How I made an MRI machine into a Masonic Chamber of Reflection

“Are you claustrophobic,” I was asked as I checked in for my MRI last week. I said I didn’t think so, but who knows what your mind will do to you when you’re stuffed in a tube for an hour.

I had an MRI before on my knee. It lasted only 20 minutes, and my head and shoulders were outside of the enclosed MRI, so no chance of fear creeping in because of being in a confined space.

The tech hooked up an IV, covered me with a warm blanket, laid a square device on me to transmit the images, put some earplugs in my ears, the table moved, and I was in the machine. When I was in position, my face was about 2-3 inches from the top of the tube. I could move my head to one side or the other and see part of the room behind me which initially was some comfort.

The tech turned on the machine, and the very loud noises began. There were some beeps, what sounded like some gears meshing, and the loudest sound could be described as one of those warning horns they use in the movies when the nuclear reactor is about to overheat and meltdown, signaling everyone to get out.

So, I’m thinking: how am I going to lay still, forget that I’m in a very confined space and keep my mind occupied for a whole hour? That’s when my mind went back to the question I was asked at the beginning, “are you claustrophobic?” I began to think that maybe I am claustrophobic and I’m beginning to experience some mild panic as a precursor to losing it. You are given a button to signal the tech if for some reason you have some problem or if you just can’t stand it anymore, but I reasoned using it only after about 5 minutes wouldn’t be a very manly thing to do.

As I struggled with what can I do to take my mind off these constant loud noises and the thought that it will go on for another hour, and more importantly, make me believe I’m claustrophobic, a light bulb went off, and I thought: why not run through some Masonic ritual.

Great idea, I thought. Since the Fellowcraft lecture was the freshest in my mind, I closed my eyes and began silently recalling the lecture. But, shortly into it, I found that the constant loud noises of the machine were overpowering my ability to recall the words. I restarted about three times trying to concentrate without any luck.  That is until I did this. I closed my eyes and began visualizing sitting at my desk with my ritual book open to the lecture and began slowly recalling the ritual as if reading it. When I couldn’t remember a word or phrase I visualized looking at the ritual book to prompt me.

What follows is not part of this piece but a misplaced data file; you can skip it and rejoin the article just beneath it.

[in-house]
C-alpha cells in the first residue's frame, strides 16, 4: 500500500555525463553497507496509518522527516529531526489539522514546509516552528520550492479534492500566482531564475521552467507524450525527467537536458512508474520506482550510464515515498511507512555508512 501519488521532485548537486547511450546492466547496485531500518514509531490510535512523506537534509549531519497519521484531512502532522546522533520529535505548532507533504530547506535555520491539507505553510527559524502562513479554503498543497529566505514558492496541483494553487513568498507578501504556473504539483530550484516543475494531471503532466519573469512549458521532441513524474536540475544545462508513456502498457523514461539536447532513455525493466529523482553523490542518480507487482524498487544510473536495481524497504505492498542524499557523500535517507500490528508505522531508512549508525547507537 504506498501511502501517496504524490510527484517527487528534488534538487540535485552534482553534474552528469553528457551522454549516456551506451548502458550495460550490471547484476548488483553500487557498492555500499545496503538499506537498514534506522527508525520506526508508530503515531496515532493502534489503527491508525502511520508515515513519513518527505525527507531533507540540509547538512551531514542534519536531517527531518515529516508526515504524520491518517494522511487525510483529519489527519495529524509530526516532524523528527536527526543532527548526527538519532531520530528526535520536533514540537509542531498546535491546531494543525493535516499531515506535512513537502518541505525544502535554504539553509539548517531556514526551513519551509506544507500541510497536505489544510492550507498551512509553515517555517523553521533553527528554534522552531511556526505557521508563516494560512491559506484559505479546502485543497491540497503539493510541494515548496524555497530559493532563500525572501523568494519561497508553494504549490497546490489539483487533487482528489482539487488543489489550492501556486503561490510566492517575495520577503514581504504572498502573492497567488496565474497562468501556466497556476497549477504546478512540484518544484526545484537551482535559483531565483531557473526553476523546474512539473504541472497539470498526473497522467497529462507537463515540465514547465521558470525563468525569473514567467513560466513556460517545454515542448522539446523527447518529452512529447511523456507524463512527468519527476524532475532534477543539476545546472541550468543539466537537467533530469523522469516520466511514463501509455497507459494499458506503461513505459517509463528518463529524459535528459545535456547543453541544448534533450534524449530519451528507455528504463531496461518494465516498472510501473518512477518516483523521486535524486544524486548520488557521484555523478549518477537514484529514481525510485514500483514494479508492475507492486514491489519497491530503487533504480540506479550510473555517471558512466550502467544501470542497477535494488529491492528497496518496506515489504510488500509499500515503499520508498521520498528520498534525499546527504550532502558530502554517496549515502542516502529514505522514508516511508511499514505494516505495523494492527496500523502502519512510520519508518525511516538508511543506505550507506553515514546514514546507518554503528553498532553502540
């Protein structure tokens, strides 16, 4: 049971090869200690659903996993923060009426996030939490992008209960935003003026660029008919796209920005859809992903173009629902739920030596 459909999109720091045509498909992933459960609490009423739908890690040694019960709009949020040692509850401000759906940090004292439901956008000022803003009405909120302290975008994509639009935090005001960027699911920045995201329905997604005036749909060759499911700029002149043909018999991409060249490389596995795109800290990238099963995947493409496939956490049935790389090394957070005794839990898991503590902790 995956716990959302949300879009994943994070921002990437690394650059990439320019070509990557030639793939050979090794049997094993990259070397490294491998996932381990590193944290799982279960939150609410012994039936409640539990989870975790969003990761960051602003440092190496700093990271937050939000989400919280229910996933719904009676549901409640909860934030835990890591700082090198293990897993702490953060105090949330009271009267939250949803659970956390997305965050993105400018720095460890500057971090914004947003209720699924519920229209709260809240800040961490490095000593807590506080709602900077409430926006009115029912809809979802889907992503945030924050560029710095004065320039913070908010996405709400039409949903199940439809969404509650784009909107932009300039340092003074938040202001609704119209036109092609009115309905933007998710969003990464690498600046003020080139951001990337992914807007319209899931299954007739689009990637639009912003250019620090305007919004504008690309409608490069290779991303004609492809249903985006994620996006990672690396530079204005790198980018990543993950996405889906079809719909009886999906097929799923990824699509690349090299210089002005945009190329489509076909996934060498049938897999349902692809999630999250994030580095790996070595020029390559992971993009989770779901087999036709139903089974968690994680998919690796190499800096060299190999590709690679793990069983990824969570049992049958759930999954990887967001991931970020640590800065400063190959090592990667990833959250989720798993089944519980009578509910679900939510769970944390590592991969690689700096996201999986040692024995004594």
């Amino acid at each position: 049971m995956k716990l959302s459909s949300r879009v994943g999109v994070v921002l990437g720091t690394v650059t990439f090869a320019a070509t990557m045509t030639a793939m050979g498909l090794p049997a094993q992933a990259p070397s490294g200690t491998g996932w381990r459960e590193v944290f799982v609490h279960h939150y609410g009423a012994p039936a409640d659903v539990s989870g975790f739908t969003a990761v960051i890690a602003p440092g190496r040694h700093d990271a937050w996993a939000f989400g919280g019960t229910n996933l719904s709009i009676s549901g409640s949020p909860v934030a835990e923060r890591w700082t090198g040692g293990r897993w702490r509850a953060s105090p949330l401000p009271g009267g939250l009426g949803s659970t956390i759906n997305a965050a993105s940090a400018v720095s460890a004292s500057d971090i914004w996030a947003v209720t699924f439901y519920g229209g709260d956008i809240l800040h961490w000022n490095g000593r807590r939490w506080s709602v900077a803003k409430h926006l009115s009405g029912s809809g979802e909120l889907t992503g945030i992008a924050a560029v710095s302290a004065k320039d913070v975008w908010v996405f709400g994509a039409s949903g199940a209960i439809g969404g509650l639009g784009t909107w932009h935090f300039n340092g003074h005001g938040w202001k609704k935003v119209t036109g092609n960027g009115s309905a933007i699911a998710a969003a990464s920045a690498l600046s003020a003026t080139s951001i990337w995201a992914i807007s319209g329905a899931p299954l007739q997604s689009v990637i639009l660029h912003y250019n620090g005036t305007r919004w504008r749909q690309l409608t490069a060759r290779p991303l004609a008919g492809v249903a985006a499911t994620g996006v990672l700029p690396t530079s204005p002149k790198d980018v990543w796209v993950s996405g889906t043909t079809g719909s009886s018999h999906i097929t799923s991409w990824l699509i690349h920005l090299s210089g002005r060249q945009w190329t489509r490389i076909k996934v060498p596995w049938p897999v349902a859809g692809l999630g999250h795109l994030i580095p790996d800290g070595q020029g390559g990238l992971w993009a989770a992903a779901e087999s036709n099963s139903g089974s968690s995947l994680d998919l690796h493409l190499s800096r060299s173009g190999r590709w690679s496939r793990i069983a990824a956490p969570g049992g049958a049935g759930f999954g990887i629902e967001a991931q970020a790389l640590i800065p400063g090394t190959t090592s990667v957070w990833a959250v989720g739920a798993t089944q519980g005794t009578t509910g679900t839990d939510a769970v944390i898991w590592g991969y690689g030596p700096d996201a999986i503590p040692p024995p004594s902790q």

It worked. I was so intently focused on the words in the ritual, I forgot about the noise, the enclosed space I was in and the time. I went through the FC lecture twice and then did the EA charge since I had just done it in the lodge a few weeks ago. With the charge, I recited a paragraph and then thought about the value of the meaning to me and how well I was carrying out my duties to God, my neighbor and myself.

Before the test began, the tech told me in the last 5 minutes dye would be introduced through the IV and I would experience some sensation when that occurred. I was somewhere half way through thinking about the EA charge when I head the tech’s voice through a speaker on the machine that he was starting the dye which meant there were only 5 minutes to go. Wow, I was almost done.

Now if I ever need an MRI again, I will know how to deal with it. I will treat it as a chamber of reflection. I will use the time to recall the tools and lessons of Masonry, reflect upon them and resolve to adjust some things that might require it.

So, if you ever are going to have an MRI, try my method to turn the experience into a period of Masonic reflection. Think of the letters MRI standing for Masonic Ritual Instruction.

The world around us is as noisy as the MRI machine. If we let it, it will prevent us from focusing on what is right and how the practice of Masonry can drown out the noise and confusion.

Have a Great Masonic Day!

A Guide for Daily Reflection

 

There comes a time in every effort that seemingly has been on track and progressing that momentum stalls and sometimes is lost. The little successes that were once celebrated and served as motivation cease and are replaced with setbacks.

The setbacks may not huge but are enough to cause a leader to say to himself, “why am I doing this?” Once self-doubt creeps into an effort then it can have a snowball effect and if a leader does nothing to remove it, he loses sight of his goals and sometimes just quits; either for a short while or all together.

Pastor Gordon MacDonald in his book Ordering Your Private World, calls rest “a time of looking backward.” He says we should reflect on our work and ask these questions:

  1. What does my work mean?
  2. For whom did I do this work?
  3. How well was the work done?
  4. Why did I do this?
  5. What results did I expect?
  6. What did I receive?

Leaders should always be asking these questions and if necessary “take a rest” to make sure they are answered.

Reflection should be a part of a leader’s daily routine. It allows you to evaluate and if necessary refocus or change your direction. It can be uplifting, motivational and rewarding; as well as the source of new ideas.

Reflect and have a Great Masonic Day!